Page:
Broadly speaking, I just believe in Pliskova's ability and think she's due to break through and win a Slam sooner than later. Why not now? - Wolfond
With a tournament every week, it's easy to forget what happened a couple of weeks ago, let alone months. Let's travel back to the Australian Open, then, where Osaka captured her second slam in a row, beating Petra Kvitova in three sets. Since then, much has changed. The 21-year-old switched coaches, shacked up with Nike, and suffered a dip in form.
During that dip, the peloton caught up. Kvitova took Stuttgart, Kiki Bertens continued her excellent 2019 campaign with a title in Madrid, and Pliskova won in Rome. You can make a championship case for any of the women currently in the top 10, and even one for dangerous outliers like Belinda Bencic or Maria Sakkari. Osaka's French Open draw is extremely tough, with Jelena Ostapenko, Sakkari, and Madison Keys lurking as possible first-week opponents. She also had to withdraw from Rome due to a hand injury.
Even knowing all that, my pick is Osaka. Injuries have been a big factor during her clay-court campaign, but when healthy, the world No. 1 has shown she is growing into the surface. "Every match that I've played I've learned a lot," she said following her withdrawal in Italy. There is also the matter of Osaka's ability to raise her level when the stakes require it. She knows she can hang with Kvitova over three sets at a slam, and the same can be said if she encounters Simona Halep or Bertens, who figure to be around when the business end of this tournament arrives. This pick may be more heart than head, but I remain convinced we are watching an all-time great. Osaka will add to her major haul in Paris. - Desai
We've been waiting for the next generation of stars on the ATP to make a statement at a Grand Slam. Who will make the leap in Paris?
If you were able to catch the Next Generation Finals in Milan last year, you are aware of just how talented this crop of players is. You're also aware that Stefanos Tsitsipas has something his peers don't have, at least not yet: fearlessness.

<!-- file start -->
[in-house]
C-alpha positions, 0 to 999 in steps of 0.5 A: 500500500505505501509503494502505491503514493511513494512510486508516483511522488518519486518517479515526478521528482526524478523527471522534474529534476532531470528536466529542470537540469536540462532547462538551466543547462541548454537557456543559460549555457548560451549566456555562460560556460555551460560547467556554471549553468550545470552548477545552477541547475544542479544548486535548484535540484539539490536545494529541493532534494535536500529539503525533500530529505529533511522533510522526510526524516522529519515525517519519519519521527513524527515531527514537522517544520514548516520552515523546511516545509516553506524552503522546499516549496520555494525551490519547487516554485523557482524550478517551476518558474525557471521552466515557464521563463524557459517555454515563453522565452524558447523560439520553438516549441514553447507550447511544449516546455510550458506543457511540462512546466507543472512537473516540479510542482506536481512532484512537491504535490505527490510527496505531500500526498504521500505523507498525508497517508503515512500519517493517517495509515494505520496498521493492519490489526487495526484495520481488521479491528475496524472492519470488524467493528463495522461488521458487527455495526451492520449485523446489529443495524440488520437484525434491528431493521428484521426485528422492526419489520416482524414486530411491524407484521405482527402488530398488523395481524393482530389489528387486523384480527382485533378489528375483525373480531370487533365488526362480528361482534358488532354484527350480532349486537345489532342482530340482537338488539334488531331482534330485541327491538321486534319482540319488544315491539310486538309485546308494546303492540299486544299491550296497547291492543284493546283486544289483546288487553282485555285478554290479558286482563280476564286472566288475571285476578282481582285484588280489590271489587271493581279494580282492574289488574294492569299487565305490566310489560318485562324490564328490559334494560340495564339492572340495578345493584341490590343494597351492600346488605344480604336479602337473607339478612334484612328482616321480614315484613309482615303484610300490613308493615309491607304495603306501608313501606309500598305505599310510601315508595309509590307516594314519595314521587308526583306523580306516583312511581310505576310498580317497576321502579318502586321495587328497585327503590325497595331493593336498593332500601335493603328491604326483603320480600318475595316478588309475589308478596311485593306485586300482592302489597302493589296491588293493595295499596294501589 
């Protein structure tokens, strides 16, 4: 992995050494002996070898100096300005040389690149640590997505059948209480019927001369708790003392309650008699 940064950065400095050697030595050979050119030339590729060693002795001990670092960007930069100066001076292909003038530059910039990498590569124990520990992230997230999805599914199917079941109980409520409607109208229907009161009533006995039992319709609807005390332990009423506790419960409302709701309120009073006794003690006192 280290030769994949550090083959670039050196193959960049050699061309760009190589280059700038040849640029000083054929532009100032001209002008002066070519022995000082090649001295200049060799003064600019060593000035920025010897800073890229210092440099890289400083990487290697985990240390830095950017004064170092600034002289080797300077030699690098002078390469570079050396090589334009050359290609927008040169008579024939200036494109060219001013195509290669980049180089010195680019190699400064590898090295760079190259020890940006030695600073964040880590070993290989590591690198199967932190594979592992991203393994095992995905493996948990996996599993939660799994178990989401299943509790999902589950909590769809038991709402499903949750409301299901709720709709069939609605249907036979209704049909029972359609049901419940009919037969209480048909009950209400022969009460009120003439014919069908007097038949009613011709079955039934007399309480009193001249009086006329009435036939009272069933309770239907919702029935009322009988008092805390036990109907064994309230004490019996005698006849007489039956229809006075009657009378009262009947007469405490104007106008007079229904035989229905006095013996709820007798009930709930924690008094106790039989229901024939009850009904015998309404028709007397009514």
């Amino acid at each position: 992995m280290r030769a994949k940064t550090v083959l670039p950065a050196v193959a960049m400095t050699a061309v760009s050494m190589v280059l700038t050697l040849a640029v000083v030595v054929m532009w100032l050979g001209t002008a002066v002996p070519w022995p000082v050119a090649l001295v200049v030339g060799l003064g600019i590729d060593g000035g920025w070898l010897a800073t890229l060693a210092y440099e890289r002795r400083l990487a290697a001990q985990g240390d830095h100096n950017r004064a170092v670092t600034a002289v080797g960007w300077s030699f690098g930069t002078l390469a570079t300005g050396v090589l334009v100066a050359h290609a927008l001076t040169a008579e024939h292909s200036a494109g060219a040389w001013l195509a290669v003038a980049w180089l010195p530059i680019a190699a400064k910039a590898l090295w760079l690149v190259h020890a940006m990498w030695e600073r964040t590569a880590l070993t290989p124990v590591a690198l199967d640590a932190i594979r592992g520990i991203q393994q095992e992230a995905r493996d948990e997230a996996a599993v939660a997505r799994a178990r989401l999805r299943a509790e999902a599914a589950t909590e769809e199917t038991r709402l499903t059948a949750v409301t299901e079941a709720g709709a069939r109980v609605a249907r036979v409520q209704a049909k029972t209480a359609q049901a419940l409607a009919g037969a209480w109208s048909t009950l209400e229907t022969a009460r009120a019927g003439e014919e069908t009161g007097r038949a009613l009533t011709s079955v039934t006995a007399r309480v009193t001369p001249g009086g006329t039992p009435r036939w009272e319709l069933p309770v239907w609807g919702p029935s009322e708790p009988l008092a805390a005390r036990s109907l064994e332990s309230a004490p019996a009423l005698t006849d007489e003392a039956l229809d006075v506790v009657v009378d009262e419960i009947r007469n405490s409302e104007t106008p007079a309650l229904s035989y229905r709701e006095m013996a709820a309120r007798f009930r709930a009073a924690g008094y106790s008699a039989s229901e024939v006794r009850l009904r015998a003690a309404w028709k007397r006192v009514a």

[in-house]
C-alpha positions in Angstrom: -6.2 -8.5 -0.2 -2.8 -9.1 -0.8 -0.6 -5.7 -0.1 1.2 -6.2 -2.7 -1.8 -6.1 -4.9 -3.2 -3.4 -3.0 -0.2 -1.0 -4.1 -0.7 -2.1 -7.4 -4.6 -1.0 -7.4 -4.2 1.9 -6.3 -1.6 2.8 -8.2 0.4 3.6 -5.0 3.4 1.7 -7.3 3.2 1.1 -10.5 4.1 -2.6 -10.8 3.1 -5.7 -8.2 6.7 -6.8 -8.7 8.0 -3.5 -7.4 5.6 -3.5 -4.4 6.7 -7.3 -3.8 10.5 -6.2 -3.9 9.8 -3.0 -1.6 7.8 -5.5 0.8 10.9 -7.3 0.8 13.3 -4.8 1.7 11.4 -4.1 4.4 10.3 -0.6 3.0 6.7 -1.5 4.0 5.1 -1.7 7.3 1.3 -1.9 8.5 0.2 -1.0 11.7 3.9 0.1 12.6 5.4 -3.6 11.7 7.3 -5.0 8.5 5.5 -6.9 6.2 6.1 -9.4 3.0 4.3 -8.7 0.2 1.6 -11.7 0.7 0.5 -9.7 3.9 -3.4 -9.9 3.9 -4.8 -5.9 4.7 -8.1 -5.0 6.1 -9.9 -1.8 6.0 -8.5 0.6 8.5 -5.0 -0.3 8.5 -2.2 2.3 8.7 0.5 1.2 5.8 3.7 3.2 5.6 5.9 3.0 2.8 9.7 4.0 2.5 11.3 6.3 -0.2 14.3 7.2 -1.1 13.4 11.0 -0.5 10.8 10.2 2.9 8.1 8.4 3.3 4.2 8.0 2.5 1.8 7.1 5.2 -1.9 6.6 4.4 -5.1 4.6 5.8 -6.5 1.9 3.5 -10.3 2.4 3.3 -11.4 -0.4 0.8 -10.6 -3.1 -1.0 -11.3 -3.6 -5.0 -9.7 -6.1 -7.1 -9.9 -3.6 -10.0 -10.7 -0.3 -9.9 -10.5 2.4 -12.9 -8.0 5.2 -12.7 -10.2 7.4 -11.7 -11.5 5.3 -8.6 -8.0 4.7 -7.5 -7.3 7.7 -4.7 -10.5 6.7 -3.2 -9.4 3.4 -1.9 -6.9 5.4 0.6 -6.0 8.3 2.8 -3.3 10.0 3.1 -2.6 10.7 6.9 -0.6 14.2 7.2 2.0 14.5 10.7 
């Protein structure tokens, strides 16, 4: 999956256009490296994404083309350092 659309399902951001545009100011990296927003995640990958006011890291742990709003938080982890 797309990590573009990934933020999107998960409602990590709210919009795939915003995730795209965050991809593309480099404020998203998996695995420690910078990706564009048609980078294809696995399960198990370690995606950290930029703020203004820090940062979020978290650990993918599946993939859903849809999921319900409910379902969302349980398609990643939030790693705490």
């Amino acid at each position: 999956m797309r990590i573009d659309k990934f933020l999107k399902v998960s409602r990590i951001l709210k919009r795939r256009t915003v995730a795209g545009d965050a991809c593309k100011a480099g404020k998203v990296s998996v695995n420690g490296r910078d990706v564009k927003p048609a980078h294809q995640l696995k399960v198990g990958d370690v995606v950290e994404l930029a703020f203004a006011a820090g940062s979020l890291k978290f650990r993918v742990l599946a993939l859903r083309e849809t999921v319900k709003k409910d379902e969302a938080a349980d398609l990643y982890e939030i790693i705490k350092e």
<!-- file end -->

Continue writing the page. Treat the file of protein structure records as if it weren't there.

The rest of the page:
Tsitsipas is one of three players to have defeated Nadal on clay in the past three years. In the last 10 months alone, the Greek has also defeated Djokovic and Federer.
He's not rattled by the big occasion and has refused to rest on his laurels, making doubles a part of his schedule in the lead-up to Paris. We know about Tsitsipas' big forehand, but his ability at the net has developed at a startlingly fast pace.
The draw is a good one for the world No. 6, who could meet Frances Tiafoe in a third-round clash. Federer is in Tsitsipas' quarter, but it doesn't seem foolish to pick the 20-year-old in a five-set match against the legendary Swiss. The game is there and, perhaps more importantly, so is the belief he can win against the big three. If there is someone who can give Nadal problems in the bottom half of the draw, it's Stefanos. - Desai
He's only 18, but Felix Auger-Aliassime's game is already shockingly well-rounded, and he's shown how conducive it is to success on clay. His combination of power, control, footwork, and speed make him something like the platonic ideal of an all-courter.
There are still holes (his serve is inconsistent, his backhand liable to break down) and he has predictably struggled against top players (again, he's 18). But he looks poised for a Grand Slam breakthrough sooner than later, and his draw here is relatively favorable. Seeded 25th, he has a pretty cushy first-rounder against Jordan Thompson before things get a bit trickier against one of Ivo Karlovic or Feliciano Lopez.
The biggest X-factor may be his return game, which will have to hold up against some massive servers if he's to make it to the second week. Karlovic, Juan Martin Del Potro, and Karen Khachanov all reside in his eighth of the bracket. Whatever happens, I'm excited to watch him try to parry and counterpunch his way through his first Slam as a seeded player. - Wolfond